The creator of Ripple and original founder of Mt. Gox, Jed McCaleb, recently made a donation worth roughly $500,000 in XRP to artificial intelligence researchers the Machine Intelligence Research Institute (MIRI).
Going on the XRP-USD exchange rate at the time of the donation, McCaleb’s became the largest single contribution in the Institute’s history. Though values have fluctuated and MIRI will not convert the donation into half a million US dollars straight away, it is still a startling amount and could be worth even more if the XRP value rises in future.
At the time of writing 1 XRP, the currency of the Ripple Network, was worth around $0.02.
The Machine Intelligence Research Institute (MIRI) is a tax-exempt, non-profit organization focusing on safety issues related to the development of ‘Strong AI’, or smarter-than-human artificial intelligence. Known as the Singularity Institute until January 2013, MIRI has a mission to ensure the creation of such intelligence has a positive impact on humanity.
Among its advisory board are names often associated with future studies, Transhumanism and the technological Singularity: Nick Bostrom, Aubrey de Grey, PayPal co-founder Peter Thiel and Foresight Nanotech Institute co-founder Christine Peterson. Ray Kurzweil was also a director from 2007-10. MIRI’s executive director Luke Muehlhauser said:
“In late 2013 I decided MIRI should begin accepting XRP donations in addition to BTC donations.
So I contacted Jed for advice, and he said ‘Actually, I was thinking of making an XRP donation to you guys…’ I didn’t know at the time he was a fan of MIRI’s research, but it turns out that he is.”
A donation in XRP leaves MIRI with a large amount of money it cannot easily spend, so the Institute has a strategy, Muehlhauser said: “We are converting some of the XRP to US dollars and to BTC through the Ripple network, we are keeping a significant chunk in XRP as an investment, and we are also selling some XRP to fans (so as to improve our current asset allocation and grow the Ripple network simultaneously),”
Researching ‘Friendly AI’
Muehlhauser said MIRI would use the donation to help fund the hiring of mathematical researchers to work full-time on sub-problems in its ‘Friendly AI‘ theory.
The term ‘Friendly AI’ comes from research fellow Eliezer Yudkowsky. It is a sub-field ‘machine ethics’ or ‘artificial morality’, which focuses on constraining the behavior of ‘narrow AI’ systems. Research into Friendly AI aims to ensure any future, self-improving and general artificial intelligence is ‘friendly’ to humanity.
Machine ethics itself is not necessarily a far-flung or even Singularitarian idea: the US Department of Defense is already working on autonomous battlefield robots and airborne drones, and Congress has declared that a third of the US military’s ground forces must be robotic by 2025.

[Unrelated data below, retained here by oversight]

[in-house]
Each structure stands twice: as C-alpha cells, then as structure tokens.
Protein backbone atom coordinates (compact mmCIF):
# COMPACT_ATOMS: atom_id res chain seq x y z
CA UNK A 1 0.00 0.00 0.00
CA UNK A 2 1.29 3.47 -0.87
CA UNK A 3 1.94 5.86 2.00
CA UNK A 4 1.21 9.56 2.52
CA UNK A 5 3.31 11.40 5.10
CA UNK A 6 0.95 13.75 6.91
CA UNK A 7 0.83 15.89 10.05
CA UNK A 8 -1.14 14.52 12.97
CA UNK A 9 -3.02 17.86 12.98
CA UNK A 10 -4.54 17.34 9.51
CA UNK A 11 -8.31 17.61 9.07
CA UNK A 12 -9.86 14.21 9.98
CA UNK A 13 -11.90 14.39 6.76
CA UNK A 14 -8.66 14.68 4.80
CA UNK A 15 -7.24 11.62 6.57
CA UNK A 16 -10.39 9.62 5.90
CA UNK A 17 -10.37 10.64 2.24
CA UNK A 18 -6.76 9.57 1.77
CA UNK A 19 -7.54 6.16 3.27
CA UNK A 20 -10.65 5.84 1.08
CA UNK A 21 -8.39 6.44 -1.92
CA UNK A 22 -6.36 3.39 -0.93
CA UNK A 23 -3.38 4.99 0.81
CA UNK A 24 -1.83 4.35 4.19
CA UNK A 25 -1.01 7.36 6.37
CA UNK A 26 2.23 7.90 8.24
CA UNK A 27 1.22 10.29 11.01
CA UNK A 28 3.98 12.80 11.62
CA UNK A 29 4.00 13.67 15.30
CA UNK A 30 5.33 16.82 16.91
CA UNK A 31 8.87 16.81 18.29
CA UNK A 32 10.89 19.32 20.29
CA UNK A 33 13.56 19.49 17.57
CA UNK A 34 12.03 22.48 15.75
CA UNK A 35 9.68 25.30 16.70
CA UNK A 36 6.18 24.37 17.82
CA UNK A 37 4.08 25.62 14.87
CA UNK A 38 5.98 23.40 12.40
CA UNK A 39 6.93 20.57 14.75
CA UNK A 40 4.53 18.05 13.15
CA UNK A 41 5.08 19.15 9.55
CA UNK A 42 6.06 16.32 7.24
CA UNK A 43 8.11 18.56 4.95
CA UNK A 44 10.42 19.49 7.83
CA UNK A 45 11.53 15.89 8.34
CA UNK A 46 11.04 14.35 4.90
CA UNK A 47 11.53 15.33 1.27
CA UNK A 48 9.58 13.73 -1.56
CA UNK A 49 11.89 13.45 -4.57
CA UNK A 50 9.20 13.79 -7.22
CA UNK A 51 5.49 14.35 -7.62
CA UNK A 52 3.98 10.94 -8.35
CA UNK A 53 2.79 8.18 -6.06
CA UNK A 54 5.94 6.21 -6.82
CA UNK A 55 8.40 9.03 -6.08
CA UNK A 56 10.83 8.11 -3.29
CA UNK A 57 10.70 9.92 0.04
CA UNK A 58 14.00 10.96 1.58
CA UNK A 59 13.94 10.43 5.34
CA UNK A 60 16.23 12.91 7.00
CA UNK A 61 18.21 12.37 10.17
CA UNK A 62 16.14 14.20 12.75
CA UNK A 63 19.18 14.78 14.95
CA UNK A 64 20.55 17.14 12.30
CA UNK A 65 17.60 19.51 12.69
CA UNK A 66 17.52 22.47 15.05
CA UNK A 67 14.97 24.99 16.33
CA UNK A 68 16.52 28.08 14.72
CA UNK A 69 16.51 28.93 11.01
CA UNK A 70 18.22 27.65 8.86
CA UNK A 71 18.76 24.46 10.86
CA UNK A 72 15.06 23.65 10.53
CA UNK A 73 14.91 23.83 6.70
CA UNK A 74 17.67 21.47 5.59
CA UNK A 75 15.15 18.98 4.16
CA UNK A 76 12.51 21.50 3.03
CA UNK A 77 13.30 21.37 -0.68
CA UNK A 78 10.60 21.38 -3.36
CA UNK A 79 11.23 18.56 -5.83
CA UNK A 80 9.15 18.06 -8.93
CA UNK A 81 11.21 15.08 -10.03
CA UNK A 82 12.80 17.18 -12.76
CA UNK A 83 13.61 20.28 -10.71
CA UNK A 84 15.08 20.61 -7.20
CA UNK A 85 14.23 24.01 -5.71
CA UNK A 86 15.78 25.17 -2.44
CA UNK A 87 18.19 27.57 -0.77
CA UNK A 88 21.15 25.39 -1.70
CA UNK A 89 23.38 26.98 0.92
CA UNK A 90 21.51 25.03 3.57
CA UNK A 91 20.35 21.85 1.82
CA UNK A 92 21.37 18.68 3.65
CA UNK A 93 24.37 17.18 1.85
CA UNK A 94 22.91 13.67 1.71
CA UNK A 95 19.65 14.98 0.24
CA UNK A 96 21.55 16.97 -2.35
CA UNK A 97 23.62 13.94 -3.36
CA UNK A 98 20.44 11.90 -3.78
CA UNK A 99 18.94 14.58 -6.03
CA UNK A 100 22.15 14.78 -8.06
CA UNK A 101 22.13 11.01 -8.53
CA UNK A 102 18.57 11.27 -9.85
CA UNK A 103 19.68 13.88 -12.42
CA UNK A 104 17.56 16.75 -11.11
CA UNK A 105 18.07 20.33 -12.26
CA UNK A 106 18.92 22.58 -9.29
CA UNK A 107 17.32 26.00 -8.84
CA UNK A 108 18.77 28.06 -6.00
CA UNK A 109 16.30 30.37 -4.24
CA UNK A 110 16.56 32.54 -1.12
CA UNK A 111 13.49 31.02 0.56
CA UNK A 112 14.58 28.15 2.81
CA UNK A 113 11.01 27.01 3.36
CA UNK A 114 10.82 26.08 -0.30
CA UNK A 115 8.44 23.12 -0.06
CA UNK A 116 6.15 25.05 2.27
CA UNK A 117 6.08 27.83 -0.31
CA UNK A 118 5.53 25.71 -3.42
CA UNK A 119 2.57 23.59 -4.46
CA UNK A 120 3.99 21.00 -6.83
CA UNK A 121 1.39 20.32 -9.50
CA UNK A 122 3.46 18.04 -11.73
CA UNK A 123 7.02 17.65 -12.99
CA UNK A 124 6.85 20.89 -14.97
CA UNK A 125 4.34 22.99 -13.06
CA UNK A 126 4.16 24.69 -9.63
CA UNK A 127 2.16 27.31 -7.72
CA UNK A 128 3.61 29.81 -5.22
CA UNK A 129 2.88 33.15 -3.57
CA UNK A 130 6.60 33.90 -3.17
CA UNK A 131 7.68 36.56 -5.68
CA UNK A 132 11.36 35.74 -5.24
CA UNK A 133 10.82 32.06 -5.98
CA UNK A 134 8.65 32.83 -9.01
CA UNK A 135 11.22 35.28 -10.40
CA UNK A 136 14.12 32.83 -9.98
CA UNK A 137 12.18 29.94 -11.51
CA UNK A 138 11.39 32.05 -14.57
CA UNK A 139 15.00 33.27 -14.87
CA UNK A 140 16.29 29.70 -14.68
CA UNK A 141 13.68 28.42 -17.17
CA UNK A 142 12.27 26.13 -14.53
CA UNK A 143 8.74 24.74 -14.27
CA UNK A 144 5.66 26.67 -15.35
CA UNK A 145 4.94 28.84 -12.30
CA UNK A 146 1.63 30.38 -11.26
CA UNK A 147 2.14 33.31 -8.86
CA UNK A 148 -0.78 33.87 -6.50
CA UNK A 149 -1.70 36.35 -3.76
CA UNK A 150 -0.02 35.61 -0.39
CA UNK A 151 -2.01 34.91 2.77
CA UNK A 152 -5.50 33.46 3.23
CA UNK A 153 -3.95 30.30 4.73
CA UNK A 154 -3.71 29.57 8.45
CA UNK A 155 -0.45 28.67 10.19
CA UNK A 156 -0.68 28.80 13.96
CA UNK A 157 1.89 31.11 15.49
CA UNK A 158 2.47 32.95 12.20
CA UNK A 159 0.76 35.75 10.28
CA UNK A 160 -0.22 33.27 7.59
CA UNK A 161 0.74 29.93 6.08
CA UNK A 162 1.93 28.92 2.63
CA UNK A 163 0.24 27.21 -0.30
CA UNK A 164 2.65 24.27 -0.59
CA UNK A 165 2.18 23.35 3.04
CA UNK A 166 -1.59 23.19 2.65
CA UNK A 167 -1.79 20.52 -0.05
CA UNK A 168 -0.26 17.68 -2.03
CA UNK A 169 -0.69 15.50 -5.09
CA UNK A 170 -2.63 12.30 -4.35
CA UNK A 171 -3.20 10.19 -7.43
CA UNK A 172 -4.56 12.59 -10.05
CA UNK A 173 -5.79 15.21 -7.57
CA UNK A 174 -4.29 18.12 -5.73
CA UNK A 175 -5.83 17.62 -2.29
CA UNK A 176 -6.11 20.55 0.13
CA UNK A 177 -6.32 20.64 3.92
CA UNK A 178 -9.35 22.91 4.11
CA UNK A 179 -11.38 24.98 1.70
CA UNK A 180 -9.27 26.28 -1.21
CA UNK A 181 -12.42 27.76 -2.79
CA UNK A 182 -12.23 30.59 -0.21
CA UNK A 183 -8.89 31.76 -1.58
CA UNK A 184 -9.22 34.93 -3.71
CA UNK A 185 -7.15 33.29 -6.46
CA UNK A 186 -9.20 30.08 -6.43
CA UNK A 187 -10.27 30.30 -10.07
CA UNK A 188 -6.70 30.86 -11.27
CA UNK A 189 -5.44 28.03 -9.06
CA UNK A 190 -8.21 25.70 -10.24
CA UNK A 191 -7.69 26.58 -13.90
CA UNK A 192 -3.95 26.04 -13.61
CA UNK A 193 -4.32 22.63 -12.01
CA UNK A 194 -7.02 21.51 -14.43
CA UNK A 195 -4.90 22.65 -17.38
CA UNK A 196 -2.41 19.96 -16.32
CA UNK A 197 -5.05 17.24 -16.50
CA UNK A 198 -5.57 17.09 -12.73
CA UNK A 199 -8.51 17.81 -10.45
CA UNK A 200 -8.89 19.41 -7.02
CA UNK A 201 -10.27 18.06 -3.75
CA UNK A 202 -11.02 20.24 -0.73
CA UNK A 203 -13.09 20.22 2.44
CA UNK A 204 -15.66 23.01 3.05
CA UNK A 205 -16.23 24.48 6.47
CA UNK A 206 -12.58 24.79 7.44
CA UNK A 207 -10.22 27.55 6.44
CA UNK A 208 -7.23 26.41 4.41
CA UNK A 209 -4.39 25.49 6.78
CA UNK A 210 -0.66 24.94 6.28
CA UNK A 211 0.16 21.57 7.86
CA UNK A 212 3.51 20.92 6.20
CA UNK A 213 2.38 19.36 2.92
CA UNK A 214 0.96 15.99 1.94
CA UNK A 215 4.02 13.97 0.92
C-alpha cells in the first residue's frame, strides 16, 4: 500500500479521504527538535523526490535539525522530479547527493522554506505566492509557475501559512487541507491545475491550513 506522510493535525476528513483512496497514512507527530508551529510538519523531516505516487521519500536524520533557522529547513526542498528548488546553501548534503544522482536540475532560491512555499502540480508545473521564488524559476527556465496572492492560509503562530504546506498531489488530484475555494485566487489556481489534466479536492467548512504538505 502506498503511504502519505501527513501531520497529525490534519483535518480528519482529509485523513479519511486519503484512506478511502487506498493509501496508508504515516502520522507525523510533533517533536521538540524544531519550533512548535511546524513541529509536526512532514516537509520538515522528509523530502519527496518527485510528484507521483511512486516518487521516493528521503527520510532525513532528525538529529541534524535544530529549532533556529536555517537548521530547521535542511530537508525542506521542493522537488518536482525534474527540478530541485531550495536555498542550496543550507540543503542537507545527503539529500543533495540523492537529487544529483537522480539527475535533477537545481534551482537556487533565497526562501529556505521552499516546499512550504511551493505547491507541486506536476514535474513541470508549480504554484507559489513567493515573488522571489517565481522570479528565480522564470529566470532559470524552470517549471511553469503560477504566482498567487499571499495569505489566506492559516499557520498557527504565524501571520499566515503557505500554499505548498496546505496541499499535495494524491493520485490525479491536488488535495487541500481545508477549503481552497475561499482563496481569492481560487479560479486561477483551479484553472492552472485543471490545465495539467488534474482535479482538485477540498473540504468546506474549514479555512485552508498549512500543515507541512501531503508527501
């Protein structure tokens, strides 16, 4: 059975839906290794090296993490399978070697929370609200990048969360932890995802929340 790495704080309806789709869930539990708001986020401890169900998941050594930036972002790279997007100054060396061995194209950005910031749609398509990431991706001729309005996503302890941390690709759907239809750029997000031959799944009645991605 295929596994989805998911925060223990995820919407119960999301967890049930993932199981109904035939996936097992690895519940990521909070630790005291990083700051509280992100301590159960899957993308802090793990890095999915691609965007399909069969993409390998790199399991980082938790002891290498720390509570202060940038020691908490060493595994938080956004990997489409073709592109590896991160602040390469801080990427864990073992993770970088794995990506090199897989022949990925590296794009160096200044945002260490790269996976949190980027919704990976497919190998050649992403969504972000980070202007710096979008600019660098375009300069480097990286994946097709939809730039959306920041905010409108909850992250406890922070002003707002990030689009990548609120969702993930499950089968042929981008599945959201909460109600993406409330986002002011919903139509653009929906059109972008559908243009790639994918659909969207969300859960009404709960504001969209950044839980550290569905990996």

There are a few problems more future-oriented Friendly AI research must bear in mind. For example, future machine ‘superintelligences’ will be far more powerful than the humans who caused them to exist, and thus they and humans may no longer be able to comprehend each other.
Such a superintelligence would also act precisely and literally based on the mechanisms put there by its designers, and would not understand the complexity or subtlety of its human designers’ values (eg: the meaning of ‘happiness’).
Ripple, XRP and Ripple Labs
Ripple itself, still “in beta”, is intended to be a distributed payment and currency exchange network, and XRP is its native currency unit through which trades are made. While users can use Ripple/XRP to trade any currency (digital or fiat) they choose, it’s necessary to hold some XRP to participate.
Ripple has also been known to polarize the bitcoin community, with some seeing it as an evolution and others viewing its central ownership as a form of control that could threaten more distributed protocols. At November’s US Senate Committee hearing, Ripple was the only digital payment network other than bitcoin to have representatives scheduled to testify on its behalf, however, they were absent on the day.
All XRP units already exist and do not require mining. The for-profit company that oversees it, Ripple Labs, does not sell any product but aims to distribute 55% of the currency and keep the rest, in the hope its value increases as the network gains popularity.
It either is or isn’t a bitcoin competitor, depending on your perspective.
Jed McCaleb left his main role at Ripple Labs in July last year, but is still a director there. He is known to have an interest in AI research and development, and the technological Singularity.
He founded the current Mt. Gox in 2009, converting an old exchange for Magic: The Gathering Online trading cards into the world’s first bitcoin-USD exchange in Tokyo. He sold the site to its current owners, Tibanne Ltd., in 2011. McCaleb was also the creator of the eDonkey2000 P2P filesharing network.
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